The Soil Carbon Challenge
Today we understand as never before the crucial role that carbon-rich soil organic matter plays in the quantity and quality of the food we grow, in moderating flooding and drought, in the quantity and quality of runoff and groundwater, in biodiversity, and in the composition of the atmosphere, especially its carbon content.
However, our institutions and political systems have been largely unable to take advantage of the great opportunity this understanding offers, because like most of us they focus on problem-solving, on managing against threats. For example, since 1900 the U.S. Department of Agriculture has been managing against food contamination, low prices for agricultural commodities, soil erosion, hunger and malnutrition, fire in the forests, nitrate pollution, and on and on. The #1 recommendation to land managers of its small Soil Quality Team is to enhance soil organic matter, yet the overall effect of USDA policies, by fostering tillage, fire, and chemical use, is to oxidize large tonnages of soil carbon into the atmosphere, and limit its replenishment.
Climate policy proposals are even more tightly focused on problem-solving, on threats and risks. Because of the great size of the soil carbon pool compared to atmosphere and vegetation, and the magnitude of its responses to human decisions, the soil carbon factor threatens to reframe the climate debate, discomfiting both climate activists and agribusiness, and increasing the uncertainties all around. Proposals to commodify soil carbon as a potential "offset" to fossil fuel emissions have raised resistance from every sector and stripe, yet such proposals have framed almost all of the recent research on soil carbon.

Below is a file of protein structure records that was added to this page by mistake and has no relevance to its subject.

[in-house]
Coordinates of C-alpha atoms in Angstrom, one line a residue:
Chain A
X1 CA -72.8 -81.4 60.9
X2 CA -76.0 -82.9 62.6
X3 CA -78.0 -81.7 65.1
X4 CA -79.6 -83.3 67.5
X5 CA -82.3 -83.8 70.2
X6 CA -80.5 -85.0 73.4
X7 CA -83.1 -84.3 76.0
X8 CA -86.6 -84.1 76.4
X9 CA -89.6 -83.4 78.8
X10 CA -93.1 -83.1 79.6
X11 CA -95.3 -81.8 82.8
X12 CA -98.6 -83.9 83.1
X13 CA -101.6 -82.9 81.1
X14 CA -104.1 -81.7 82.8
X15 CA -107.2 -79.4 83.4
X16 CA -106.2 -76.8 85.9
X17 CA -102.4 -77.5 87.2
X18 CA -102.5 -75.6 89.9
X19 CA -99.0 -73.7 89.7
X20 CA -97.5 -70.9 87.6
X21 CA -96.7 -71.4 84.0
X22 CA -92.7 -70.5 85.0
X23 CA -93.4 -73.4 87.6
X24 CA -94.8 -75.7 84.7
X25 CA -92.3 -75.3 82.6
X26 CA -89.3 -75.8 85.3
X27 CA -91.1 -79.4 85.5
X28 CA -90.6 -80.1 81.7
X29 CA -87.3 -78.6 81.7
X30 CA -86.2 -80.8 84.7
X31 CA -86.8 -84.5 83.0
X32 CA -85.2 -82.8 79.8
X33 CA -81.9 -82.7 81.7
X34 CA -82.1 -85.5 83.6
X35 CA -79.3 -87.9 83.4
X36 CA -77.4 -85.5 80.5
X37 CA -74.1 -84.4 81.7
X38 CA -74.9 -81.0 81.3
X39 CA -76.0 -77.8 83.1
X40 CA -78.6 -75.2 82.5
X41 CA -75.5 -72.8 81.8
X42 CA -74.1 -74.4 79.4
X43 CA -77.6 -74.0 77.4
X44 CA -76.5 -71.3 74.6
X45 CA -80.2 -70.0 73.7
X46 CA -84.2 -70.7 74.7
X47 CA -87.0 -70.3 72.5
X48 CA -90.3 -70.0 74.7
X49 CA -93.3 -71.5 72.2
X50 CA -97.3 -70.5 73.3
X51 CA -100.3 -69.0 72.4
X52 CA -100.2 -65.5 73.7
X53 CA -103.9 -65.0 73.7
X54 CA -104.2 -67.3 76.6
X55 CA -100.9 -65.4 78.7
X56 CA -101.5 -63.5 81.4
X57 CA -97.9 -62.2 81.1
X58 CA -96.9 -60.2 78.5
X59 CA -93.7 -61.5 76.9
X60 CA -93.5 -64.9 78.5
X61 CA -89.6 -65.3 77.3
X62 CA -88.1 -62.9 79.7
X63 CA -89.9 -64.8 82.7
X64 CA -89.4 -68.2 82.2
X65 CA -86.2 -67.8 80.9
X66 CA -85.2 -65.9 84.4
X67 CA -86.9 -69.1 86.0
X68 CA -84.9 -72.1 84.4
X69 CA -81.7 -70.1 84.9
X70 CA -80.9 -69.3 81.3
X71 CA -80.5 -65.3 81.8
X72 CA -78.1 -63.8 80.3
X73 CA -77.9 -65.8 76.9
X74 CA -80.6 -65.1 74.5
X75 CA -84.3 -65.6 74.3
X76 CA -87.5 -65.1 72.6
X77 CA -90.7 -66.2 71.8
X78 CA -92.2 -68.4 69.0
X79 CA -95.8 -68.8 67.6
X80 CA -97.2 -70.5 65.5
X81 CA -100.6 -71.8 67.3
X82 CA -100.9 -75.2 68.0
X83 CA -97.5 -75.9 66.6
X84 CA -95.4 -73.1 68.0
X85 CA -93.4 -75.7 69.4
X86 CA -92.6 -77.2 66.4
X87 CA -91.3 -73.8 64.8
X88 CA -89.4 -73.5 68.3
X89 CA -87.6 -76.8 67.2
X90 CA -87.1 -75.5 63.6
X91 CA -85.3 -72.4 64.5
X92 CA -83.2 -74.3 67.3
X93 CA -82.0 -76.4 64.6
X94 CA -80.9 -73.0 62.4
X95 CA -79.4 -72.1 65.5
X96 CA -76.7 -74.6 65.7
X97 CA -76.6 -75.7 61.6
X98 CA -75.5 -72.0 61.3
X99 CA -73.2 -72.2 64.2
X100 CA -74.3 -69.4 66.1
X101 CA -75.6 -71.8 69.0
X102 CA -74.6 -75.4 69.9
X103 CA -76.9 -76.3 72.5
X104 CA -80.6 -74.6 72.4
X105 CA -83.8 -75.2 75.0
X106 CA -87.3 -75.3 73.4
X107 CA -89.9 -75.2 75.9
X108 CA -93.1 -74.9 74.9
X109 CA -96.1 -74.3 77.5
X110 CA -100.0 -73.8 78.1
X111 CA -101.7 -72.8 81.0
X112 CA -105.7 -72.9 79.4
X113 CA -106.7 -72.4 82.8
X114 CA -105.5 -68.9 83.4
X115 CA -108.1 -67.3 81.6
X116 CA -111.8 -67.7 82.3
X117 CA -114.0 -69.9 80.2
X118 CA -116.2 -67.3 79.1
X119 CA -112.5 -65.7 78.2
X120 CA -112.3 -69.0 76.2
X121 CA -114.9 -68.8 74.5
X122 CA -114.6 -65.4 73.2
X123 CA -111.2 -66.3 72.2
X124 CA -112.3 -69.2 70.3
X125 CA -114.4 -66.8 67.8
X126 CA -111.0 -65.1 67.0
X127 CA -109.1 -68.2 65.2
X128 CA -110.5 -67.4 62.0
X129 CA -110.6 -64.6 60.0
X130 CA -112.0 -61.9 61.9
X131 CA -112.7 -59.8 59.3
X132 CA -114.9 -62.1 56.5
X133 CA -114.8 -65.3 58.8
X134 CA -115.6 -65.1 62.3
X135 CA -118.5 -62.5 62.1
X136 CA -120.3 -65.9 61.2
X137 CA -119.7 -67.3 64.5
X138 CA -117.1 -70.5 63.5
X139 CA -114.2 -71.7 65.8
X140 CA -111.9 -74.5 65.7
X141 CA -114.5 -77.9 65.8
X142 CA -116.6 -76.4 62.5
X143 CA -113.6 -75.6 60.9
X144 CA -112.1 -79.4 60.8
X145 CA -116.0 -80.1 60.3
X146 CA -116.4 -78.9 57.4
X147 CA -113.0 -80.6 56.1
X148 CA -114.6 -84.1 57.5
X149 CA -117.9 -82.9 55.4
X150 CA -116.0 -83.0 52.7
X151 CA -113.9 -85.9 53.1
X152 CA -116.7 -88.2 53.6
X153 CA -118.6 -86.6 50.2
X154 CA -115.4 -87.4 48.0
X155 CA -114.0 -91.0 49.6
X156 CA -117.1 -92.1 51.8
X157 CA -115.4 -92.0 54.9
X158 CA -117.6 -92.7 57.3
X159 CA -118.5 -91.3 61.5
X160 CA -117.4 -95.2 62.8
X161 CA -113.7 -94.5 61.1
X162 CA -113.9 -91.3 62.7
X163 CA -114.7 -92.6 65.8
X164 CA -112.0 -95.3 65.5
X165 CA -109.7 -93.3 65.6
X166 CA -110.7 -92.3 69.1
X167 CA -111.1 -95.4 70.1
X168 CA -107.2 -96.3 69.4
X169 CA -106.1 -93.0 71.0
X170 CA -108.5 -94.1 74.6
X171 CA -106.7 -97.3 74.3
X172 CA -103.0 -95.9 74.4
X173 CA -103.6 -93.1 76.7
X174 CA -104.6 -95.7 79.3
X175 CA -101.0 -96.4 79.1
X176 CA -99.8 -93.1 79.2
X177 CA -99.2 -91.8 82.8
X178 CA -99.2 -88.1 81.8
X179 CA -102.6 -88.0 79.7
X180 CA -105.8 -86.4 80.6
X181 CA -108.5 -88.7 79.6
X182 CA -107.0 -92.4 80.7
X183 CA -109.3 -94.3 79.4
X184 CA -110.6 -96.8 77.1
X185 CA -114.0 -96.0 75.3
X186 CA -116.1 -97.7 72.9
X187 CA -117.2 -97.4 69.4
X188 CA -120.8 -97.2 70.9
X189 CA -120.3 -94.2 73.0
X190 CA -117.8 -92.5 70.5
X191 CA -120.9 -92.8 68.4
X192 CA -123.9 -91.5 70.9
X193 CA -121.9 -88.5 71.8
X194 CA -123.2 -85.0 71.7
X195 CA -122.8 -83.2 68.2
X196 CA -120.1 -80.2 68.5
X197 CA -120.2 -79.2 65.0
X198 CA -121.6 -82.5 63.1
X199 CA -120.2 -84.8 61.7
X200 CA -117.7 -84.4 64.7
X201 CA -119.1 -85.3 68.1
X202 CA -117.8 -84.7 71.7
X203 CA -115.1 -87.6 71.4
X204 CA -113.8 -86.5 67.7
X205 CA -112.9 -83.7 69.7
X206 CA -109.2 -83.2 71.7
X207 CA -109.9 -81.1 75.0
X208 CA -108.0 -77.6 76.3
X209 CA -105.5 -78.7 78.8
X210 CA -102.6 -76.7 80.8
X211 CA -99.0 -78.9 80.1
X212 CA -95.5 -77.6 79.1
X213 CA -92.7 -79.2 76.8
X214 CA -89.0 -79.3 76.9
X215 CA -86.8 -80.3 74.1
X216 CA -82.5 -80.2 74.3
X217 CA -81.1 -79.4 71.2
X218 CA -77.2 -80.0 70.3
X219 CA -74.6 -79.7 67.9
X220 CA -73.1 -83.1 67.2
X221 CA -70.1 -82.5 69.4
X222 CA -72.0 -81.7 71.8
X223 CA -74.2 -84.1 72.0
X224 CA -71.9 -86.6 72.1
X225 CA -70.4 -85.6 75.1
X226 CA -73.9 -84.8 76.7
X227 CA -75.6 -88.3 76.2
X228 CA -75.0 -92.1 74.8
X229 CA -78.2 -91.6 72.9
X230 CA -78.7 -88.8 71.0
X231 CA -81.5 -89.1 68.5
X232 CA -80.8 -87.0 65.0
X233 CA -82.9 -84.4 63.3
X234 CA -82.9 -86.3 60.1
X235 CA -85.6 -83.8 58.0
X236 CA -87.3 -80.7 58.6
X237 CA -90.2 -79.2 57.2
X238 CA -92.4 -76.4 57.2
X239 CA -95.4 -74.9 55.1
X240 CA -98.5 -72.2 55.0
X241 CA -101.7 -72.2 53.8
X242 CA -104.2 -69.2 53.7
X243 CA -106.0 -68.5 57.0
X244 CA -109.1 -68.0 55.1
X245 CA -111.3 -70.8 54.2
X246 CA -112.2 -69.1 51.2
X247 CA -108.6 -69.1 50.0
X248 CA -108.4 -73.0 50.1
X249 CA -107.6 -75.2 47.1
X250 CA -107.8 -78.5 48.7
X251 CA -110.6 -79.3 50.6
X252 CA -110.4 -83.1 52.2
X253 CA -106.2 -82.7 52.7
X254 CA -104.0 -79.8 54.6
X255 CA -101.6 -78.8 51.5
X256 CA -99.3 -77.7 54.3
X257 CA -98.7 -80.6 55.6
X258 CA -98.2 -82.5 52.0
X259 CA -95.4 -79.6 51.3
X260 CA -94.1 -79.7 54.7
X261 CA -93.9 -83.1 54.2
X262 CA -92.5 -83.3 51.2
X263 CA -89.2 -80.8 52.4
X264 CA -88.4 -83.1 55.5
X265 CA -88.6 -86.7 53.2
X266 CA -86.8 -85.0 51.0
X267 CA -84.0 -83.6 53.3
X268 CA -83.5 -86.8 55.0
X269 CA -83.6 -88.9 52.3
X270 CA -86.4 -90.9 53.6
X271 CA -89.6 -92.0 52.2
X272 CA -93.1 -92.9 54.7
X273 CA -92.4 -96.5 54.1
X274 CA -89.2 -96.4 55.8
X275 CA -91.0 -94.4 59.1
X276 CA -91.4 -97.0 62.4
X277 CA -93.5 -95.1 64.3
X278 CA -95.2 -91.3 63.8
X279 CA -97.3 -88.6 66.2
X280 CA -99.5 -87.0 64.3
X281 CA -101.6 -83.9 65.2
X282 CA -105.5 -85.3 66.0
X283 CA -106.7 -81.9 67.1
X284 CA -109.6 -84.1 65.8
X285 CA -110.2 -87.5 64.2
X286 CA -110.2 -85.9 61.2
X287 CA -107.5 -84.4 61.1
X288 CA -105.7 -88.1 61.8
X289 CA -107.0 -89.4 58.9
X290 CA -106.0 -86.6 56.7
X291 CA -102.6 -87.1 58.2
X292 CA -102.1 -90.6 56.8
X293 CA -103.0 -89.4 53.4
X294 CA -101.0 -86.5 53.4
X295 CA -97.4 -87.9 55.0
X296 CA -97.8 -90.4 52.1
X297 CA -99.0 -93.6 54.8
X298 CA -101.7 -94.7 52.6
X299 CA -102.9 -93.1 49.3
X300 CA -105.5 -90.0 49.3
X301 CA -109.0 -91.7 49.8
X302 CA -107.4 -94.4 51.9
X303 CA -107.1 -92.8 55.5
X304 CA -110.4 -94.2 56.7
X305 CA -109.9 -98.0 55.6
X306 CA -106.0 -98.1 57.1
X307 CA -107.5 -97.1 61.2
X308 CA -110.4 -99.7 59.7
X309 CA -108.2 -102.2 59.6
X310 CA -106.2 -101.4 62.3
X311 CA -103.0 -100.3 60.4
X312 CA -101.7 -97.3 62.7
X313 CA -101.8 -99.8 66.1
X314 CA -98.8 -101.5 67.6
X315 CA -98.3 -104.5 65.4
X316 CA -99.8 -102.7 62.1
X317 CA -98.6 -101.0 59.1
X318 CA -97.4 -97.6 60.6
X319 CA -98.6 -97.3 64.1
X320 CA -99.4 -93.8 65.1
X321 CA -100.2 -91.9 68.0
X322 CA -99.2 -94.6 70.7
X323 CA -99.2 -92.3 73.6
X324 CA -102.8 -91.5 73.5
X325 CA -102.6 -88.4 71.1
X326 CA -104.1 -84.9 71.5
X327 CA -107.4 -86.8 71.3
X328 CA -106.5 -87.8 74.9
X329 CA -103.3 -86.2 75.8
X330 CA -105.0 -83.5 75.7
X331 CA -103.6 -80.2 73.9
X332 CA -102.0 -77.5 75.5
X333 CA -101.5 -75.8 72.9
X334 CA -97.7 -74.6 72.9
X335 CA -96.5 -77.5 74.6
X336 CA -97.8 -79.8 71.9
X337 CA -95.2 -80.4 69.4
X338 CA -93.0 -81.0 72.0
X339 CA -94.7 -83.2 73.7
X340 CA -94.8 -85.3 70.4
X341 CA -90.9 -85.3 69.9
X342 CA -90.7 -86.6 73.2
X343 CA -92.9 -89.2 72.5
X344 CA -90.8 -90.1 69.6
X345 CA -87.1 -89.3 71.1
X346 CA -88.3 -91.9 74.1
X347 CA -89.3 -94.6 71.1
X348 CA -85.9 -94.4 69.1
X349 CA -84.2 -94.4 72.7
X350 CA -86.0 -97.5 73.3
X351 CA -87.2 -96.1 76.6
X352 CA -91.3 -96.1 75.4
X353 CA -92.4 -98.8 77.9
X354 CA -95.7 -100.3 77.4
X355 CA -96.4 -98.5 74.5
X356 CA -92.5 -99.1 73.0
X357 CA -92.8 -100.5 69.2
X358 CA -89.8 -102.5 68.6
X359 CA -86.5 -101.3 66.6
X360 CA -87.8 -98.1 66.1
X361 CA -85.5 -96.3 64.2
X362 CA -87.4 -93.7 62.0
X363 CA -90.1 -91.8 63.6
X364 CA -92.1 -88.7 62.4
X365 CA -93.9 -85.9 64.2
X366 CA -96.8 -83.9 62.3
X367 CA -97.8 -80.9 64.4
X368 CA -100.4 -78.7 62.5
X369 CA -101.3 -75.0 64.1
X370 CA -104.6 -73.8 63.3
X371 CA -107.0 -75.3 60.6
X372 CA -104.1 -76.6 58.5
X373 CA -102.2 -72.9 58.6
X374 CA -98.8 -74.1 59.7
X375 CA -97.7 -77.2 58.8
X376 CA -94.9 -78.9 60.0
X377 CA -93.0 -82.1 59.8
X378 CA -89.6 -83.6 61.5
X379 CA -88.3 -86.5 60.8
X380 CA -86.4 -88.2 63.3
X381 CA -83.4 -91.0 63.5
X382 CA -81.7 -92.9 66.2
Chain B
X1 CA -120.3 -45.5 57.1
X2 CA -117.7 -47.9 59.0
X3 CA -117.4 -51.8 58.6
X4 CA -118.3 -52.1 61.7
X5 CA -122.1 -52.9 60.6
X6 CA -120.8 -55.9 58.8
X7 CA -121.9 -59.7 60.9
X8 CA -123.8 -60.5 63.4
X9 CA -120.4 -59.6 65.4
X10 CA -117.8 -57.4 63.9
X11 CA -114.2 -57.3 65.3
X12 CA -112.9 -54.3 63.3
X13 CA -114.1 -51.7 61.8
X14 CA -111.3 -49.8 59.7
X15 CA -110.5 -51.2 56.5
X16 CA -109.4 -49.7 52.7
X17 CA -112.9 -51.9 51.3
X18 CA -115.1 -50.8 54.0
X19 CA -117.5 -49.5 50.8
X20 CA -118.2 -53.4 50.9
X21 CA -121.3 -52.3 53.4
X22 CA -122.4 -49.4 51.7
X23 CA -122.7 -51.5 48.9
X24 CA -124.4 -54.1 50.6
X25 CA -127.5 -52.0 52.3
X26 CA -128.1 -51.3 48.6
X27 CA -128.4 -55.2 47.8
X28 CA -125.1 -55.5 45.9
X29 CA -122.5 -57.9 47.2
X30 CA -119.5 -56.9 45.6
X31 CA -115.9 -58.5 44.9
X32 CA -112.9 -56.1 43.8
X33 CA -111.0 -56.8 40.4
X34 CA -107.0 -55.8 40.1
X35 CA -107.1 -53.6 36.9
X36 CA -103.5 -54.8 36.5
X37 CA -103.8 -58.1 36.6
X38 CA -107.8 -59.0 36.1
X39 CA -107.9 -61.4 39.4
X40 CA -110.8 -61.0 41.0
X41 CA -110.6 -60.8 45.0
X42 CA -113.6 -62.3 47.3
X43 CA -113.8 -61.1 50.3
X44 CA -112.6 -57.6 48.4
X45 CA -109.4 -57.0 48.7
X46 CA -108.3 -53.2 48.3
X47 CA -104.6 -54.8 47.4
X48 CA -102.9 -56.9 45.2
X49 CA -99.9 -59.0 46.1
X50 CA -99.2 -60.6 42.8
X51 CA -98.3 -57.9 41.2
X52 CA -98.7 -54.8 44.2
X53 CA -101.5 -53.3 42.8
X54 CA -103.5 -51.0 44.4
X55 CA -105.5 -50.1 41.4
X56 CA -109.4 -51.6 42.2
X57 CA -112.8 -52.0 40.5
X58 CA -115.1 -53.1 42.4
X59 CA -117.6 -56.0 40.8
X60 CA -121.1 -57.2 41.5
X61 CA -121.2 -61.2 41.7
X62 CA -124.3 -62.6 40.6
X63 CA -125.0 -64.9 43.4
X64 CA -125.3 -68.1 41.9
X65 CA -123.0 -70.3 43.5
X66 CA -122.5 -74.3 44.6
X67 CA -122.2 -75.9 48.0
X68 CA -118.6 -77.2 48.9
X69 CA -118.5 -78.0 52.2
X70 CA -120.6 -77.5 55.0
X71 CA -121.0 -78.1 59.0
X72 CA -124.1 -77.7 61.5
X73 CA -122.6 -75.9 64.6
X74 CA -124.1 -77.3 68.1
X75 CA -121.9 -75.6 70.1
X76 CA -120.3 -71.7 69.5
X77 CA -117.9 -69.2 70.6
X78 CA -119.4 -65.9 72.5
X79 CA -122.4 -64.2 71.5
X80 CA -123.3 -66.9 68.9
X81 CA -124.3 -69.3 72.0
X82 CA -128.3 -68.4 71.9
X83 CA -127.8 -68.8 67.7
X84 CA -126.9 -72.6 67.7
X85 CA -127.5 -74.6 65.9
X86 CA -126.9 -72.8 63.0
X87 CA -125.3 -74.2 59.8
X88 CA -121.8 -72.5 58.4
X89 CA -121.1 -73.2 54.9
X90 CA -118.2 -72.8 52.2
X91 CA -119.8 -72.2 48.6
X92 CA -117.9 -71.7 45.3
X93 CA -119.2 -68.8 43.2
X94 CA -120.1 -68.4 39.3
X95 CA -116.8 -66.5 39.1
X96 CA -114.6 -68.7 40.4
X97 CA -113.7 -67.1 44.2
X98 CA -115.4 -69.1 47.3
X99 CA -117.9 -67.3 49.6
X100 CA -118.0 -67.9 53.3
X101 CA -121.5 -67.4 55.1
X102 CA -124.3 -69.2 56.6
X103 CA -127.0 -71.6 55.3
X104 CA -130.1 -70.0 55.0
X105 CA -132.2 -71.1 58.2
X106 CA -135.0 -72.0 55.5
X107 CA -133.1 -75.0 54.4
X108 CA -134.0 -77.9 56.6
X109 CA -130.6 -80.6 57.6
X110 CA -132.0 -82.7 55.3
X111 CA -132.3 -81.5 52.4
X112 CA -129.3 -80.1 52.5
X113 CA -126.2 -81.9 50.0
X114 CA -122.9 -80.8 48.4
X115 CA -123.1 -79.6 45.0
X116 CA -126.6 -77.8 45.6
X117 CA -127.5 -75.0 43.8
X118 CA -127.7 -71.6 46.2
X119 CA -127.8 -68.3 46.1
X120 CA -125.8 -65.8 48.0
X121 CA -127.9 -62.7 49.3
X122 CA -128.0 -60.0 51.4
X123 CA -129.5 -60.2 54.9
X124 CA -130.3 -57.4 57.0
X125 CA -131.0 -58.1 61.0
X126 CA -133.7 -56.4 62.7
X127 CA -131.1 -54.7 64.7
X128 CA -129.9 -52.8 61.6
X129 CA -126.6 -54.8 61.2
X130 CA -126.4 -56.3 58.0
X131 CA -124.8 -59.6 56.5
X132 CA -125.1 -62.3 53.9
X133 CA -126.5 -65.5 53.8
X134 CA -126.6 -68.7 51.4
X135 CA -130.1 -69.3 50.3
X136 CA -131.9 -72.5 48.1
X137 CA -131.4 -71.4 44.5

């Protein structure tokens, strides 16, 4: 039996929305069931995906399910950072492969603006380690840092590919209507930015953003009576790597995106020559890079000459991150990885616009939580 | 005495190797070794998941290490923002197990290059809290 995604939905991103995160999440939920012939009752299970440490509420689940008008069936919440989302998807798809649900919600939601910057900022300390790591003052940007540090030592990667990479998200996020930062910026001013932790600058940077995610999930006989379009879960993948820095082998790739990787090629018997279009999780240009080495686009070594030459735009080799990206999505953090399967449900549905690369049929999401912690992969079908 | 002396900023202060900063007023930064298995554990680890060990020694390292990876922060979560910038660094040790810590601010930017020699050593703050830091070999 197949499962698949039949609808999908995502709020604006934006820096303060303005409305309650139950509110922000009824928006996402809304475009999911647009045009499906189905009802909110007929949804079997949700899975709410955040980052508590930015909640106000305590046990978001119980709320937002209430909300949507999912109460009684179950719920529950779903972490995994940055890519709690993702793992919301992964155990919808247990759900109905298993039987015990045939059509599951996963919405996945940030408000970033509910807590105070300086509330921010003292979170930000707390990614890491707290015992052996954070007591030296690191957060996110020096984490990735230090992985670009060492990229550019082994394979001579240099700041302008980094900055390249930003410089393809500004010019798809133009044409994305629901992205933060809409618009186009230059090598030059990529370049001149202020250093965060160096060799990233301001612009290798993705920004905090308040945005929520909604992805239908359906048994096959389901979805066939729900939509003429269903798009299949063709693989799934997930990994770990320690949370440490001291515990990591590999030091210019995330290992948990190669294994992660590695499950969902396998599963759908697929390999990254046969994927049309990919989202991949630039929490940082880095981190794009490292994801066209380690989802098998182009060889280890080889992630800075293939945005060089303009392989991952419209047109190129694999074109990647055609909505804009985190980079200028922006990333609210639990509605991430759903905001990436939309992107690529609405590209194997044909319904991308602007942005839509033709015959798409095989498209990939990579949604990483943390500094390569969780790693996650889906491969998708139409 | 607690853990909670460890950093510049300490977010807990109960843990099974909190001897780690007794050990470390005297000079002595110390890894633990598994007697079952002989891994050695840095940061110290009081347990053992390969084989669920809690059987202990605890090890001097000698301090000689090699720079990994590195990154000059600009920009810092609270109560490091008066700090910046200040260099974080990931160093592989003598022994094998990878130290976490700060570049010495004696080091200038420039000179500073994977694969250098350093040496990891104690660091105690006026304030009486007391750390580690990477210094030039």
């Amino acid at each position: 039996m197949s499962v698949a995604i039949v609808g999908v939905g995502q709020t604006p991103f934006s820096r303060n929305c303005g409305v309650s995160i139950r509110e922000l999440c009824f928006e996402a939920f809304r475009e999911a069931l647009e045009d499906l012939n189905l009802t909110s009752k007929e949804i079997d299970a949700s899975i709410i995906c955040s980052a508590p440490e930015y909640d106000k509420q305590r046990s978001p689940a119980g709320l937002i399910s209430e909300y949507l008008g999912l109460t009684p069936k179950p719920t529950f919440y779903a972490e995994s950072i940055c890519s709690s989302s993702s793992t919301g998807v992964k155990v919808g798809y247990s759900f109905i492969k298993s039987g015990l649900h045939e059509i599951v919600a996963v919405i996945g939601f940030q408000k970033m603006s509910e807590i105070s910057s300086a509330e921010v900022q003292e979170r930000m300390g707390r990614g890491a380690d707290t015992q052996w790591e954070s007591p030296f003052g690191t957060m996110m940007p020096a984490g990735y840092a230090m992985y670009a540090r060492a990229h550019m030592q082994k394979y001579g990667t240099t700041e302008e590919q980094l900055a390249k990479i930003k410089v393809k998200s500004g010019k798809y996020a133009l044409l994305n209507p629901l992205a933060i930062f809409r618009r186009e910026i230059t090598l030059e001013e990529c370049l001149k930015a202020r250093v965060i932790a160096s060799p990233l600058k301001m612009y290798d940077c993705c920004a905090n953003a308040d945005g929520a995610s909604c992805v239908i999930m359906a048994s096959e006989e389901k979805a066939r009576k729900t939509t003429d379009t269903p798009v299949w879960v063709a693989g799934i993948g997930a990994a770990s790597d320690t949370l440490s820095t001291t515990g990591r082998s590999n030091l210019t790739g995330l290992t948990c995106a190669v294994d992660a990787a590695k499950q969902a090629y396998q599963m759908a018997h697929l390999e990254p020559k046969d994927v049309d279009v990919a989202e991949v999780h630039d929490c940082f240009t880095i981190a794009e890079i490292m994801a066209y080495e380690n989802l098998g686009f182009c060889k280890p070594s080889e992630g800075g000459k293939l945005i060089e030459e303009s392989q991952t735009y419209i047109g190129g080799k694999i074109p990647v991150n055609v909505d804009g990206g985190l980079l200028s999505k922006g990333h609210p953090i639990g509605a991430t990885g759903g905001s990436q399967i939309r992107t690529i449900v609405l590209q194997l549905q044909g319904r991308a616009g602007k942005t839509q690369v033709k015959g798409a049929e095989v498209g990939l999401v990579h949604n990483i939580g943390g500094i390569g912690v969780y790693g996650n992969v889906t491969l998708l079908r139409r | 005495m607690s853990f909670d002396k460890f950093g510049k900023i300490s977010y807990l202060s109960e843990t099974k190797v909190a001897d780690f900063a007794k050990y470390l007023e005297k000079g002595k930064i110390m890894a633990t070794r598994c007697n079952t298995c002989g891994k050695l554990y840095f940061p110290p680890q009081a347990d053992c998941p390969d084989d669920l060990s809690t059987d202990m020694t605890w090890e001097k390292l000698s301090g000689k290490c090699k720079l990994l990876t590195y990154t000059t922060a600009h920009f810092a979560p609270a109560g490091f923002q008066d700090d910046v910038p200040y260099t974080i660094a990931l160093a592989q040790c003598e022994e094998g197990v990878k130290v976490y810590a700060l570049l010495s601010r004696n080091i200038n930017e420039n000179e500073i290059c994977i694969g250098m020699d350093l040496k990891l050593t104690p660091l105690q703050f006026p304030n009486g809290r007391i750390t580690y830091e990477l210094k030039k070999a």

If you want to find out how fast a human can run 100 meters, do you build a computer model, do a literature search, or convene a panel of experts on human physiology to make a prediction?
No, you run a race. Or many of them.
There’s been tons of talk about soil carbon, but it’s time for motion: to show with good data what’s possible, and recognize those land managers who know how to increase soil carbon.
Where things are stuck or the way forward is unclear, a competition can supply creative and unconventional solutions. A competition can leapfrog the decades-long cycle of research, pilot projects, legislation, and incentives, and can showcase leadership based on knowhow and performance rather than on promises and predictions. A competition can tell the stories of soil carbon to citizens, governments, and farmers better than anything else. Competitions change the question from Can it be done? to How well, and how fast?
The Soil Carbon Challenge measures soil carbon change with permanent plots, field sampling, and dry combustion tests. Three baseline plots make an entry, resampled at years 3, 6, and 10.
It’s not an offset scheme. It’s the next agricultural revolution, and you can bring it to your district, sector, or community.